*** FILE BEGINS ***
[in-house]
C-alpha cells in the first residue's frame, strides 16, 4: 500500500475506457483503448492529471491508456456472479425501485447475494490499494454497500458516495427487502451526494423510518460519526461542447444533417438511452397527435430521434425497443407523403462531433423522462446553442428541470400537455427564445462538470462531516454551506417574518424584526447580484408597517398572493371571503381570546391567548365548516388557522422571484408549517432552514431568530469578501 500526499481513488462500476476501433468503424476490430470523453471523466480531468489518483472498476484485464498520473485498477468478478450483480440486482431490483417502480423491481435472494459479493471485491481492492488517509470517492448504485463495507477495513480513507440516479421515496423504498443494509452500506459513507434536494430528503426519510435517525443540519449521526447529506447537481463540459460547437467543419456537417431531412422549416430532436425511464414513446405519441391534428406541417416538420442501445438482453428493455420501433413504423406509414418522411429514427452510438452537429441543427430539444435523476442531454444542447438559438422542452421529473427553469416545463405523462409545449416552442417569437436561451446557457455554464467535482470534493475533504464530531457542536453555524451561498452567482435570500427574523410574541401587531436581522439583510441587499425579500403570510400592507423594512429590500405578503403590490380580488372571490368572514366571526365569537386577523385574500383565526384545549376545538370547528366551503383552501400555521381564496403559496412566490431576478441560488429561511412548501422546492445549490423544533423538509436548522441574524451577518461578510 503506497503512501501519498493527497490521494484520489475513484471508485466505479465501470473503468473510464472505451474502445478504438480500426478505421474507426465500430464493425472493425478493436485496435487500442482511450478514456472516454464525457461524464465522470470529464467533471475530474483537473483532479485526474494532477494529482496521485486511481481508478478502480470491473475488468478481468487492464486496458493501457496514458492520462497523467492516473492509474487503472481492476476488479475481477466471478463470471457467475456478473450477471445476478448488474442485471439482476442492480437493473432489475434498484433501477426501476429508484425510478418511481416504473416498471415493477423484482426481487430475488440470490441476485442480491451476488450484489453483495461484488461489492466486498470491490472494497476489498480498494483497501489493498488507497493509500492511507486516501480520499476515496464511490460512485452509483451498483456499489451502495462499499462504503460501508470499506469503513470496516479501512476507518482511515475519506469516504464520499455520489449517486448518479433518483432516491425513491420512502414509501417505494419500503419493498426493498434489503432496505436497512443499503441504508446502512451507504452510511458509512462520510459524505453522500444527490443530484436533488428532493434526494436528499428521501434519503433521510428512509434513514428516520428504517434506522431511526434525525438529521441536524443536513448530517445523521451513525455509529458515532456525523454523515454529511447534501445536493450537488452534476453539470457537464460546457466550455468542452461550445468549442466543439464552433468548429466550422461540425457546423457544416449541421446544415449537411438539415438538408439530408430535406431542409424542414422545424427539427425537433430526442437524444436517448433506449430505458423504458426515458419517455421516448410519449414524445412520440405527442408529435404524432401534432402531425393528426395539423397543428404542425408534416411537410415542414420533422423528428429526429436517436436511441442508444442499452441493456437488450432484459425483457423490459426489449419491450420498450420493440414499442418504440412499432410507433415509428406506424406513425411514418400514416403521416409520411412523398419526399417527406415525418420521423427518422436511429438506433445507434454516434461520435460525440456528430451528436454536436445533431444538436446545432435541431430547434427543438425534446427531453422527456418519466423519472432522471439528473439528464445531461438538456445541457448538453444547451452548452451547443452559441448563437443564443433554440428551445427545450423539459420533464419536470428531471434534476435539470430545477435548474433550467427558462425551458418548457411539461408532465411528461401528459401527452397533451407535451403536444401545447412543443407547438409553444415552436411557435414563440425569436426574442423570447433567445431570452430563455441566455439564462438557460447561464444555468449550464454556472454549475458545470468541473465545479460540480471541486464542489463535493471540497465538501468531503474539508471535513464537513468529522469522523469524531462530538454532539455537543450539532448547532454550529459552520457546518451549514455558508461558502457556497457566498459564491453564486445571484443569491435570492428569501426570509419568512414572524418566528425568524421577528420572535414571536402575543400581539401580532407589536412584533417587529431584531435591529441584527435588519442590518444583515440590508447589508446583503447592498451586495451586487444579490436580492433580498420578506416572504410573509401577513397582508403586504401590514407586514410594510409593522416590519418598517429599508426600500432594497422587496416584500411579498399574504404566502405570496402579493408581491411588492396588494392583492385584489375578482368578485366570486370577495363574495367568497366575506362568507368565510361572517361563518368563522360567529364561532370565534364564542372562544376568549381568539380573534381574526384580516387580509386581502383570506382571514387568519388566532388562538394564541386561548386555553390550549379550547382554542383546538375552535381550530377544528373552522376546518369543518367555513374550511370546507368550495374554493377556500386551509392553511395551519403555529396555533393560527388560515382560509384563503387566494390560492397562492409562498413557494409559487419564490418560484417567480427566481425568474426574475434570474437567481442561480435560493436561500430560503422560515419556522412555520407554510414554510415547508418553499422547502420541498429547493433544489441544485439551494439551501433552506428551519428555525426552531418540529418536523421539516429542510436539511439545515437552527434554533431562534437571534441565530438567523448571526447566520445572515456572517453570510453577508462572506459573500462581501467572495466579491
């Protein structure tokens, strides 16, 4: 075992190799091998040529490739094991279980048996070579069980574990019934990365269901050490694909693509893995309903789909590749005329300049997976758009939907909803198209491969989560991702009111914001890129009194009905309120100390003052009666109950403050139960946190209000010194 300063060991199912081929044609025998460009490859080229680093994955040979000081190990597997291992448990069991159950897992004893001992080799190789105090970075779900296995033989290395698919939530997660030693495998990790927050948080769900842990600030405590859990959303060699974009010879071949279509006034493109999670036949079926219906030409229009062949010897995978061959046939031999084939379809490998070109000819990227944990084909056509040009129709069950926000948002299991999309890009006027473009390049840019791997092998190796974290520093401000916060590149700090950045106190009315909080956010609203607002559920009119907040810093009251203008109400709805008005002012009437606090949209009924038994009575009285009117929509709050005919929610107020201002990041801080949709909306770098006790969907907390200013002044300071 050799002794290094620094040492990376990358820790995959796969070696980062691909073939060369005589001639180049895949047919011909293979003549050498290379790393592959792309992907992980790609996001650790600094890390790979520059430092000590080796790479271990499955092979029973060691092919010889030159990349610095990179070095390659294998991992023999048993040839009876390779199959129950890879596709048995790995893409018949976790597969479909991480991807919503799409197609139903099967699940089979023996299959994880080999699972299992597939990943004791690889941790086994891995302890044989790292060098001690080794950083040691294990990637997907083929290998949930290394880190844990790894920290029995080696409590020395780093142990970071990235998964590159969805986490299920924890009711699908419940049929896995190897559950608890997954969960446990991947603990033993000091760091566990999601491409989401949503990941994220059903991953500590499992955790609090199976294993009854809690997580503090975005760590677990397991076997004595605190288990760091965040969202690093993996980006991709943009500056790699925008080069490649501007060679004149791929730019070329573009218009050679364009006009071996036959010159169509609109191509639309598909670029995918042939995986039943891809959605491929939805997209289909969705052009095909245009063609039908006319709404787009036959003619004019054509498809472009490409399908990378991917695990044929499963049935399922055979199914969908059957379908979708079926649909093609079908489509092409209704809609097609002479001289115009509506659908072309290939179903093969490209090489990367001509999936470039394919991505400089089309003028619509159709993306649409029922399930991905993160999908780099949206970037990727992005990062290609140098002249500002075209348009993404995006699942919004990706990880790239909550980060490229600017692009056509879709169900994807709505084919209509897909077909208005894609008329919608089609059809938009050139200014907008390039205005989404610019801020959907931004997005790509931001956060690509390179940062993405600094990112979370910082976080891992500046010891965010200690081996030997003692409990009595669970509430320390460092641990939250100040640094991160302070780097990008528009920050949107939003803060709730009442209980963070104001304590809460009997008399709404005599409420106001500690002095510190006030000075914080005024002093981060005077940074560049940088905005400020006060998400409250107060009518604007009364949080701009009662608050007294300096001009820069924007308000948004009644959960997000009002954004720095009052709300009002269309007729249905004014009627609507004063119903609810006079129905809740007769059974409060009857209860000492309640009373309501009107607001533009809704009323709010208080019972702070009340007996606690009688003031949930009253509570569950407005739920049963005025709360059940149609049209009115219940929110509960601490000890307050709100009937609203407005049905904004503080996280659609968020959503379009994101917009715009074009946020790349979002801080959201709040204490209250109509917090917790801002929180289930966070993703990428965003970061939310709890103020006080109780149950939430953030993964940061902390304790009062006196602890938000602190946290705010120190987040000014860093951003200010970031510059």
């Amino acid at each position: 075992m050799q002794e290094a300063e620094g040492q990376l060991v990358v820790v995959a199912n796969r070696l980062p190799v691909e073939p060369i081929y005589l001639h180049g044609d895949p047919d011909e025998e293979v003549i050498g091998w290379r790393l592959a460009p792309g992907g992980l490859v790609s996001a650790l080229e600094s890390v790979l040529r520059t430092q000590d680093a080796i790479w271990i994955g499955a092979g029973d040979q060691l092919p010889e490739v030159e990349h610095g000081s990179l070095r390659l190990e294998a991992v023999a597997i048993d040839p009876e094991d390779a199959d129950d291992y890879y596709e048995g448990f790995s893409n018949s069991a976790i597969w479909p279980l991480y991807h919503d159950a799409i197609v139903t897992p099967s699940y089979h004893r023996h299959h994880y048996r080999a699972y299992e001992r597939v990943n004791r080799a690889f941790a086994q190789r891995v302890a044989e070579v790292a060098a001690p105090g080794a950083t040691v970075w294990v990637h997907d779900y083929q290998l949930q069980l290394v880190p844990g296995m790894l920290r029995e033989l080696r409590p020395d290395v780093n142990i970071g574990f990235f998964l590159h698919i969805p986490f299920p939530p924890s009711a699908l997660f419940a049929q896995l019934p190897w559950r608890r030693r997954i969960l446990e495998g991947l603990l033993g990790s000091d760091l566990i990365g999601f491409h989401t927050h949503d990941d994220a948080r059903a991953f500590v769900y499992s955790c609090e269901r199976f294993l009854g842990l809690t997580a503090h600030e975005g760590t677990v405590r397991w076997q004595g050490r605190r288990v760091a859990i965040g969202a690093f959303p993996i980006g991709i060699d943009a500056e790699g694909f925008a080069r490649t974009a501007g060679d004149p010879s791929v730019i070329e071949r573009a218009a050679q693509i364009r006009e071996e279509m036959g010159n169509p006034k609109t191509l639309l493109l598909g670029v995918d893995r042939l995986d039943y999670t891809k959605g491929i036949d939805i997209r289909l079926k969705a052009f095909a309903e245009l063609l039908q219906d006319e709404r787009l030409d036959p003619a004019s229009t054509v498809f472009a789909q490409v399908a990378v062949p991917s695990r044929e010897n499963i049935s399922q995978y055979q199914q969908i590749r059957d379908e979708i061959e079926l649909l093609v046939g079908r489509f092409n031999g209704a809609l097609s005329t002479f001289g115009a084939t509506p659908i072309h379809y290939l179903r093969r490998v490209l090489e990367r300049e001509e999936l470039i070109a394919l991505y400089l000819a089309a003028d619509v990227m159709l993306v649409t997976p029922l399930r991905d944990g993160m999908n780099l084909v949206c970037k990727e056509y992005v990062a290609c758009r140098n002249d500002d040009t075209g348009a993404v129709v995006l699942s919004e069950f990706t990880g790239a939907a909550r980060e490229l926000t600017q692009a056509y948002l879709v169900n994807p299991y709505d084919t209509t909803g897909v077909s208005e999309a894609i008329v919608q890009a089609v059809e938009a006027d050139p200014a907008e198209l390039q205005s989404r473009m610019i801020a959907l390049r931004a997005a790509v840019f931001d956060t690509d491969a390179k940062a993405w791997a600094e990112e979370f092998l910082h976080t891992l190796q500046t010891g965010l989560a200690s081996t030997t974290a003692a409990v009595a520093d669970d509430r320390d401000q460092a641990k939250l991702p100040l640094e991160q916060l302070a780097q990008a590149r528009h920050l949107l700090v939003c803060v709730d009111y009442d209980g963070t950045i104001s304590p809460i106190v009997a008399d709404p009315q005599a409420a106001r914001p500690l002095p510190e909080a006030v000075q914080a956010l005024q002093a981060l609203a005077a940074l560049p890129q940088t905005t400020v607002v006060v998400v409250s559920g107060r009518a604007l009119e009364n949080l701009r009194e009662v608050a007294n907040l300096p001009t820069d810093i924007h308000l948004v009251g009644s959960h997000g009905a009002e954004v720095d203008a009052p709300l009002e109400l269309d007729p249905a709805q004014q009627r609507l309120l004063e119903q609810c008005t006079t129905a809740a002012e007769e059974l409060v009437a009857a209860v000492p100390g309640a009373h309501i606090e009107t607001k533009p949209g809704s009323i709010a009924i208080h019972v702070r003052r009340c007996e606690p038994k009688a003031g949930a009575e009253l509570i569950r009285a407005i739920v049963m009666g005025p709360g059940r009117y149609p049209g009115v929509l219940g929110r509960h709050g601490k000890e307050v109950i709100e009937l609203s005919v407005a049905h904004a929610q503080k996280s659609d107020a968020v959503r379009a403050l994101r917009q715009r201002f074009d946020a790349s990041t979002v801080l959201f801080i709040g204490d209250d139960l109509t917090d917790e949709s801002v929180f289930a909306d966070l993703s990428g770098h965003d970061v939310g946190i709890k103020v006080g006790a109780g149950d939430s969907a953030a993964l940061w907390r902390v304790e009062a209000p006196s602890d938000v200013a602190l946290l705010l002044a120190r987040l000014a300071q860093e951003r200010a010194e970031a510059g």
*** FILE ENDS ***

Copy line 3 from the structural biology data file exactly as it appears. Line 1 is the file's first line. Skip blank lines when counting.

């Protein structure tokens, strides 16, 4: 075992190799091998040529490739094991279980048996070579069980574990019934990365269901050490694909693509893995309903789909590749005329300049997976758009939907909803198209491969989560991702009111914001890129009194009905309120100390003052009666109950403050139960946190209000010194 300063060991199912081929044609025998460009490859080229680093994955040979000081190990597997291992448990069991159950897992004893001992080799190789105090970075779900296995033989290395698919939530997660030693495998990790927050948080769900842990600030405590859990959303060699974009010879071949279509006034493109999670036949079926219906030409229009062949010897995978061959046939031999084939379809490998070109000819990227944990084909056509040009129709069950926000948002299991999309890009006027473009390049840019791997092998190796974290520093401000916060590149700090950045106190009315909080956010609203607002559920009119907040810093009251203008109400709805008005002012009437606090949209009924038994009575009285009117929509709050005919929610107020201002990041801080949709909306770098006790969907907390200013002044300071 050799002794290094620094040492990376990358820790995959796969070696980062691909073939060369005589001639180049895949047919011909293979003549050498290379790393592959792309992907992980790609996001650790600094890390790979520059430092000590080796790479271990499955092979029973060691092919010889030159990349610095990179070095390659294998991992023999048993040839009876390779199959129950890879596709048995790995893409018949976790597969479909991480991807919503799409197609139903099967699940089979023996299959994880080999699972299992597939990943004791690889941790086994891995302890044989790292060098001690080794950083040691294990990637997907083929290998949930290394880190844990790894920290029995080696409590020395780093142990970071990235998964590159969805986490299920924890009711699908419940049929896995190897559950608890997954969960446990991947603990033993000091760091566990999601491409989401949503990941994220059903991953500590499992955790609090199976294993009854809690997580503090975005760590677990397991076997004595605190288990760091965040969202690093993996980006991709943009500056790699925008080069490649501007060679004149791929730019070329573009218009050679364009006009071996036959010159169509609109191509639309598909670029995918042939995986039943891809959605491929939805997209289909969705052009095909245009063609039908006319709404787009036959003619004019054509498809472009490409399908990378991917695990044929499963049935399922055979199914969908059957379908979708079926649909093609079908489509092409209704809609097609002479001289115009509506659908072309290939179903093969490209090489990367001509999936470039394919991505400089089309003028619509159709993306649409029922399930991905993160999908780099949206970037990727992005990062290609140098002249500002075209348009993404995006699942919004990706990880790239909550980060490229600017692009056509879709169900994807709505084919209509897909077909208005894609008329919608089609059809938009050139200014907008390039205005989404610019801020959907931004997005790509931001956060690509390179940062993405600094990112979370910082976080891992500046010891965010200690081996030997003692409990009595669970509430320390460092641990939250100040640094991160302070780097990008528009920050949107939003803060709730009442209980963070104001304590809460009997008399709404005599409420106001500690002095510190006030000075914080005024002093981060005077940074560049940088905005400020006060998400409250107060009518604007009364949080701009009662608050007294300096001009820069924007308000948004009644959960997000009002954004720095009052709300009002269309007729249905004014009627609507004063119903609810006079129905809740007769059974409060009857209860000492309640009373309501009107607001533009809704009323709010208080019972702070009340007996606690009688003031949930009253509570569950407005739920049963005025709360059940149609049209009115219940929110509960601490000890307050709100009937609203407005049905904004503080996280659609968020959503379009994101917009715009074009946020790349979002801080959201709040204490209250109509917090917790801002929180289930966070993703990428965003970061939310709890103020006080109780149950939430953030993964940061902390304790009062006196602890938000602190946290705010120190987040000014860093951003200010970031510059």